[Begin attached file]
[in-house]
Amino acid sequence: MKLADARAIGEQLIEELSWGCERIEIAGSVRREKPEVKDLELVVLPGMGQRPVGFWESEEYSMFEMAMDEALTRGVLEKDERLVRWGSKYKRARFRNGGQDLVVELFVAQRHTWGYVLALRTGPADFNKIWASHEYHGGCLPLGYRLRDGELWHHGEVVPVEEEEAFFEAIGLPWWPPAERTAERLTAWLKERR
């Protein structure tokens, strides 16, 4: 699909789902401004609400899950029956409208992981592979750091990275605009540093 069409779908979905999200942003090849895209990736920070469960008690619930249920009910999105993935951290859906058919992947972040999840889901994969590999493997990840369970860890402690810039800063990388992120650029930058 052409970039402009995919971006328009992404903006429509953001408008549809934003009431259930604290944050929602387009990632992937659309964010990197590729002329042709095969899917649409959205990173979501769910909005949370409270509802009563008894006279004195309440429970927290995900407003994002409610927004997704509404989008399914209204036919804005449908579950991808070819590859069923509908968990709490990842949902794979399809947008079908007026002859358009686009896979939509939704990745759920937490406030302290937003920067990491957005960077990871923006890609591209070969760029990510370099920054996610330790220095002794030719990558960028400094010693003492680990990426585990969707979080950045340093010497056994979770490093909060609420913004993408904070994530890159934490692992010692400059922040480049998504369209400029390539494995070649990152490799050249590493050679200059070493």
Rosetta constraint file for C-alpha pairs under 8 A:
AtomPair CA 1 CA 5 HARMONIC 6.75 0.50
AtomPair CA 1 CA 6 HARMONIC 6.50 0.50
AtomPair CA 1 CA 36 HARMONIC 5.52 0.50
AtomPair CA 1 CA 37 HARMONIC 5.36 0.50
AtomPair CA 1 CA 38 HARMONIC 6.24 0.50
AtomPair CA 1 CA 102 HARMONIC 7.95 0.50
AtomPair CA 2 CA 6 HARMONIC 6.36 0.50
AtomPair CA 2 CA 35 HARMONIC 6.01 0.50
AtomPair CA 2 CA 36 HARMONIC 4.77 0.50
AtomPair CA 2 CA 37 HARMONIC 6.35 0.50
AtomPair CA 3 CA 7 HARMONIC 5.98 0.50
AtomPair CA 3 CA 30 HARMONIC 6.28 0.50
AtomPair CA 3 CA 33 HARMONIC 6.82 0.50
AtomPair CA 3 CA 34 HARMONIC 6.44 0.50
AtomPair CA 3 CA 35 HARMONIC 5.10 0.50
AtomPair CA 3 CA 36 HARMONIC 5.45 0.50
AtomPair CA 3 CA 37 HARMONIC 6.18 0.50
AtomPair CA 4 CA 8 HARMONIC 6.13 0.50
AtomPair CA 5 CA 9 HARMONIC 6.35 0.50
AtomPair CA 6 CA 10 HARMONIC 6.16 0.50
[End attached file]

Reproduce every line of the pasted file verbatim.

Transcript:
[in-house]
Amino acid sequence: MKLADARAIGEQLIEELSWGCERIEIAGSVRREKPEVKDLELVVLPGMGQRPVGFWESEEYSMFEMAMDEALTRGVLEKDERLVRWGSKYKRARFRNGGQDLVVELFVAQRHTWGYVLALRTGPADFNKIWASHEYHGGCLPLGYRLRDGELWHHGEVVPVEEEEAFFEAIGLPWWPPAERTAERLTAWLKERR
């Protein structure tokens, strides 16, 4: 699909789902401004609400899950029956409208992981592979750091990275605009540093 069409779908979905999200942003090849895209990736920070469960008690619930249920009910999105993935951290859906058919992947972040999840889901994969590999493997990840369970860890402690810039800063990388992120650029930058 052409970039402009995919971006328009992404903006429509953001408008549809934003009431259930604290944050929602387009990632992937659309964010990197590729002329042709095969899917649409959205990173979501769910909005949370409270509802009563008894006279004195309440429970927290995900407003994002409610927004997704509404989008399914209204036919804005449908579950991808070819590859069923509908968990709490990842949902794979399809947008079908007026002859358009686009896979939509939704990745759920937490406030302290937003920067990491957005960077990871923006890609591209070969760029990510370099920054996610330790220095002794030719990558960028400094010693003492680990990426585990969707979080950045340093010497056994979770490093909060609420913004993408904070994530890159934490692992010692400059922040480049998504369209400029390539494995070649990152490799050249590493050679200059070493």
Rosetta constraint file for C-alpha pairs under 8 A:
AtomPair CA 1 CA 5 HARMONIC 6.75 0.50
AtomPair CA 1 CA 6 HARMONIC 6.50 0.50
AtomPair CA 1 CA 36 HARMONIC 5.52 0.50
AtomPair CA 1 CA 37 HARMONIC 5.36 0.50
AtomPair CA 1 CA 38 HARMONIC 6.24 0.50
AtomPair CA 1 CA 102 HARMONIC 7.95 0.50
AtomPair CA 2 CA 6 HARMONIC 6.36 0.50
AtomPair CA 2 CA 35 HARMONIC 6.01 0.50
AtomPair CA 2 CA 36 HARMONIC 4.77 0.50
AtomPair CA 2 CA 37 HARMONIC 6.35 0.50
AtomPair CA 3 CA 7 HARMONIC 5.98 0.50
AtomPair CA 3 CA 30 HARMONIC 6.28 0.50
AtomPair CA 3 CA 33 HARMONIC 6.82 0.50
AtomPair CA 3 CA 34 HARMONIC 6.44 0.50
AtomPair CA 3 CA 35 HARMONIC 5.10 0.50
AtomPair CA 3 CA 36 HARMONIC 5.45 0.50
AtomPair CA 3 CA 37 HARMONIC 6.18 0.50
AtomPair CA 4 CA 8 HARMONIC 6.13 0.50
AtomPair CA 5 CA 9 HARMONIC 6.35 0.50
AtomPair CA 6 CA 10 HARMONIC 6.16 0.50